John Strickland says that, rather than being a harbinger of doom, a few airline closures may leave the industry stronger.
Consolidation is one of the industry’s watchwords. Air transport has reached a point in the US where the five leading airlines account for the vast majority of capacity in the market; the OAG put it as high as 90 per cent. These five airlines include legacy operators American Airlines, Delta Air Lines and United, who all offer connecting services via their powerful hubs, plus the country’s two biggest low-cost carriers (LCCs), which are Southwest Airlines and Jetblue.
In Europe there are also five leading airlines – Ryanair, Lufthansa, IAG (including BA and Iberia), Air France-KLM and Easyjet – but these big five account for a “mere” 50 per cent of the total market capacity (according to OAG data). Consolidation may have moved more slowly in Europe but it’s increasing; three high-profile European airlines have either just disappeared, or are potentially in the process of doing so.
UK leisure carrier Monarch Airlines ceased trading in October, with its Gatwick landing and take-off slots being bought by other airlines, and not necessarily being used for the same holiday destinations.
In Germany, Air Berlin declared bankruptcy in August, with the majority of the sudden gap left in capacity likely to be filled by Lufthansa, and a smaller amount by Easyjet. Air Berlin had incurred heavy losses for years. Its disappearance may lead to a reduction in competition in the German market, and greater financial stability for the remaining companies operating there. Having said that, there’s no guarantee that Ryanair, thwarted in putting forward its own bid for Air Berlin, won’t now increase its share of the German market, which could benefit consumers by also putting downward pressure on overall pricing.
A more protracted case is Alitalia, which has been financially close to the edge for many years but has always risen phoenix-like from the ashes; in recent years, it was only saved by a bailout from Etihad. This time around it’s not clear what will happen next, but quite probably its short-haul seats will largely disappear, as low-cost airlines already dominate in Italy. Alitalia’s lucrative long-haul routes are likely to be taken over by other airlines.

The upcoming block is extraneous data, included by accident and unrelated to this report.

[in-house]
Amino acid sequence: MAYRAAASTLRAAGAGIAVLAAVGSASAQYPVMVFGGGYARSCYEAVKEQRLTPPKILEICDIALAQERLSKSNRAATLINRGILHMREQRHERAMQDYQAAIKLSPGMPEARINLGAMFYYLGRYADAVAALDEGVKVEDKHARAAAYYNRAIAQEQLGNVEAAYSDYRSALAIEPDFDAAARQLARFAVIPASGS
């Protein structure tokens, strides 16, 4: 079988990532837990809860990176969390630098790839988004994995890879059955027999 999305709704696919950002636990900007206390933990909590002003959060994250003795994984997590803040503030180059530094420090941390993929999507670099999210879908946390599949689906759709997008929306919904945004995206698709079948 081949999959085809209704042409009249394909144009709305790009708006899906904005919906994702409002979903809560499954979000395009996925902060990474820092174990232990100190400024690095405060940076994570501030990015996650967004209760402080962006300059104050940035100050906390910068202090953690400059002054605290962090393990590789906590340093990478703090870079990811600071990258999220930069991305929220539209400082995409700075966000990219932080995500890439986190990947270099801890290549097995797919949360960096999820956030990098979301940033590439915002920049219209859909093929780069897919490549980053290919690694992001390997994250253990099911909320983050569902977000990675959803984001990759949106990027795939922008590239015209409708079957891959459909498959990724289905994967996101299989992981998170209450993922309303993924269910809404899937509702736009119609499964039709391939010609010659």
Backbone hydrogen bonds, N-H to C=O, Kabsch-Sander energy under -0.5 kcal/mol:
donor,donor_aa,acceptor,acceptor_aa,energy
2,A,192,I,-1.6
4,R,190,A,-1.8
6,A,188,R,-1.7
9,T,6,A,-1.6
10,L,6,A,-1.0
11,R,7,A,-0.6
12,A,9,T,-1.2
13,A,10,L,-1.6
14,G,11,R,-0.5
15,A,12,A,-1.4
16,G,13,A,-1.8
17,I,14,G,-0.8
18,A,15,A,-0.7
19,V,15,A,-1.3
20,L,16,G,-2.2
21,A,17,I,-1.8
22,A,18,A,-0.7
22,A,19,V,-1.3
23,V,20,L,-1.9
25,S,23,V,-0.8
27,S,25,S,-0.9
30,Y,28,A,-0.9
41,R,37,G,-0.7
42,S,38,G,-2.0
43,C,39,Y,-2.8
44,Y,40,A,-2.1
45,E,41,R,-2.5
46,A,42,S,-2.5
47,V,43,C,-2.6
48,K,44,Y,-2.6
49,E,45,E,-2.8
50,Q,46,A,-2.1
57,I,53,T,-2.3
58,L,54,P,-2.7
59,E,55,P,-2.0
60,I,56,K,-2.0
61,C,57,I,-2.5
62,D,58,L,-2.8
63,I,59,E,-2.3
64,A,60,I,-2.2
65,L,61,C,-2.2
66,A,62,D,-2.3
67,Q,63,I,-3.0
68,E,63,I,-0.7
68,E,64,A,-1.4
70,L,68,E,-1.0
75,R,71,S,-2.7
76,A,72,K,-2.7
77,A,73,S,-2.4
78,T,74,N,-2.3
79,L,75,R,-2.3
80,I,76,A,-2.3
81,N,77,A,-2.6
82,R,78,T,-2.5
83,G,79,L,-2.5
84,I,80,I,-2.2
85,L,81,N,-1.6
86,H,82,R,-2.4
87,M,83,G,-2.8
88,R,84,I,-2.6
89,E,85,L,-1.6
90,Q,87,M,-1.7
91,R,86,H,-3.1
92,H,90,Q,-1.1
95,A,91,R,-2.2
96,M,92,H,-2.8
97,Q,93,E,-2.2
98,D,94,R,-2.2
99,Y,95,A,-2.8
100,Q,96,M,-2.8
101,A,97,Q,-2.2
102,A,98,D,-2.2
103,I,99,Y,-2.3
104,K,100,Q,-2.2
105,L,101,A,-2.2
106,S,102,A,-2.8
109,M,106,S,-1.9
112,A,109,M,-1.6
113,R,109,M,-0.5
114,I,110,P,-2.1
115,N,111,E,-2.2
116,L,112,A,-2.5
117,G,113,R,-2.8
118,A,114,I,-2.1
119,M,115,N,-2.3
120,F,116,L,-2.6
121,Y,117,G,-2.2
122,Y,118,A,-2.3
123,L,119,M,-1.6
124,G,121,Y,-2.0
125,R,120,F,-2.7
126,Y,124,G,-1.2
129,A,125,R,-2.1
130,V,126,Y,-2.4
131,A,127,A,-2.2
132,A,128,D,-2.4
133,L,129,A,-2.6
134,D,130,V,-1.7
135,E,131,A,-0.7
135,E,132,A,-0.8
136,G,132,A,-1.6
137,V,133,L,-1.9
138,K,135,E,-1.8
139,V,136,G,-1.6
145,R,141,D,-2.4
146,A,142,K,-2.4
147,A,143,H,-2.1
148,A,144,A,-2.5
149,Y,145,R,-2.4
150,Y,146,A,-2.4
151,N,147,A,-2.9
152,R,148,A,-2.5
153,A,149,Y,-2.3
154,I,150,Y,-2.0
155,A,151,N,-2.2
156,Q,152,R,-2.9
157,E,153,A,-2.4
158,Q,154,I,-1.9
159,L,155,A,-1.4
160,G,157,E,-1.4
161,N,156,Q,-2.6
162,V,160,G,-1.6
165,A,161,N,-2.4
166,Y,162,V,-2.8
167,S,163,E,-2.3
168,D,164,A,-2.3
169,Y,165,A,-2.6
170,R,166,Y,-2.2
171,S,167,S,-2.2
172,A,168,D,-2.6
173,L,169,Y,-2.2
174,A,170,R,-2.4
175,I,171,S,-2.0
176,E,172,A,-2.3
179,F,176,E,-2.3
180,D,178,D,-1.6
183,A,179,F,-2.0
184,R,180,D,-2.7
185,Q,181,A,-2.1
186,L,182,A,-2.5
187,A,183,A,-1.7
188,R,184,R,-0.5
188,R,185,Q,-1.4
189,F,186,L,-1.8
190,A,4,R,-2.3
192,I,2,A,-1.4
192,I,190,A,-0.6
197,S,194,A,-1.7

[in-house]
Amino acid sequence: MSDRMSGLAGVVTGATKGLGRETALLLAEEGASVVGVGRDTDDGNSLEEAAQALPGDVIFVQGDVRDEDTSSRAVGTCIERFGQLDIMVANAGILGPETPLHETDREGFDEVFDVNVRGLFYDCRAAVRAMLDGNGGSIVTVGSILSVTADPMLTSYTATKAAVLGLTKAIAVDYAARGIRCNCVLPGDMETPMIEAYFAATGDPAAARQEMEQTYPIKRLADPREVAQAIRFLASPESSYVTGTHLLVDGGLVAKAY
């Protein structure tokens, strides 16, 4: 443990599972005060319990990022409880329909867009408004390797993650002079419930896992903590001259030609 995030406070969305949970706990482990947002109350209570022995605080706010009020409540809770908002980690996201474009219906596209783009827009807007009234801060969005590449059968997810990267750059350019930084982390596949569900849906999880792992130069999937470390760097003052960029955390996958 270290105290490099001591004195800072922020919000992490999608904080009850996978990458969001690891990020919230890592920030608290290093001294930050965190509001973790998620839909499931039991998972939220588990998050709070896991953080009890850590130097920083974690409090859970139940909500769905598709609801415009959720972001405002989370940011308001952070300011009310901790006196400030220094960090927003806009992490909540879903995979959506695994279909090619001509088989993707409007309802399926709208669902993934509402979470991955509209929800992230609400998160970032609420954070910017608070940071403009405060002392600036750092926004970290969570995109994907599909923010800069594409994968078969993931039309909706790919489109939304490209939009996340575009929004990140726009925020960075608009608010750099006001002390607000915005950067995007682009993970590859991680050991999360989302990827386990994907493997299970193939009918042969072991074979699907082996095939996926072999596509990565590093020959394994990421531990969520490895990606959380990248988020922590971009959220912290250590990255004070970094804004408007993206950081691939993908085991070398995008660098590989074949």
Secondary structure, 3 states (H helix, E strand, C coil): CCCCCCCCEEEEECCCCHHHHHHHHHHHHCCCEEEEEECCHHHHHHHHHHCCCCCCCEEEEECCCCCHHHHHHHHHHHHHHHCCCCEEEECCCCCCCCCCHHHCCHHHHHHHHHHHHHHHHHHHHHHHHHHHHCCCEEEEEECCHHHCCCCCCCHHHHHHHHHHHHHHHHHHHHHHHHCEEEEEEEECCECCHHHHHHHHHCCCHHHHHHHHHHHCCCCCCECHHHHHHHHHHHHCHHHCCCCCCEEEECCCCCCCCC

In each of these three European cases, there will be impact on competitors, and a certain amount of capacity will disappear. What remains will be in the hands of fewer operators. So is this a good thing or a bad thing for travellers?
The airline industry is not known for its high levels of profitability or stability, and only a few airlines are showing the sustainable financial performance that will cover their capital expenditure in the long term. The list includes the aforementioned US legacy and low-cost airlines. In Europe, IAG is big enough to survive. So are the three largest European LCCs (Ryanair, Easyjet and Wizz).
It’s easy to bemoan the loss of choice for customers as airlines fail but I’d argue it’s better to have longer-term stability led by well-managed airlines than to experience volatility and shocks in the market as airlines grow, retrench and frequently fail. It’s possible to have the benefits of competition, yet still achieve consolidation in the European market.
In the US, where consolidation is much greater, there is a bigger concentration around the major hubs, and air services to some communities have been lost entirely. But the upside is that the solid financial performance of the remaining airlines is being reinvested in new aircraft, and much improved onboard service on long-haul flights – two areas where the North American carriers have been lagging for many years.
In Europe, IAG airlines are able to work together more efficiently than they could as standalone entities. Aer Lingus, for example – as part of IAG since 2015 – is now able to order new aircraft on better terms, and expand its North Atlantic route network, to the advantage of consumers.
Europe needs to continue down the road of airline consolidation, and it will do so. There needs to be a hard-nosed look at routes operated, prices listed and the types of service offered but it doesn’t mean an end to competition, and it isn’t about reaching a position of monopoly or oligopoly.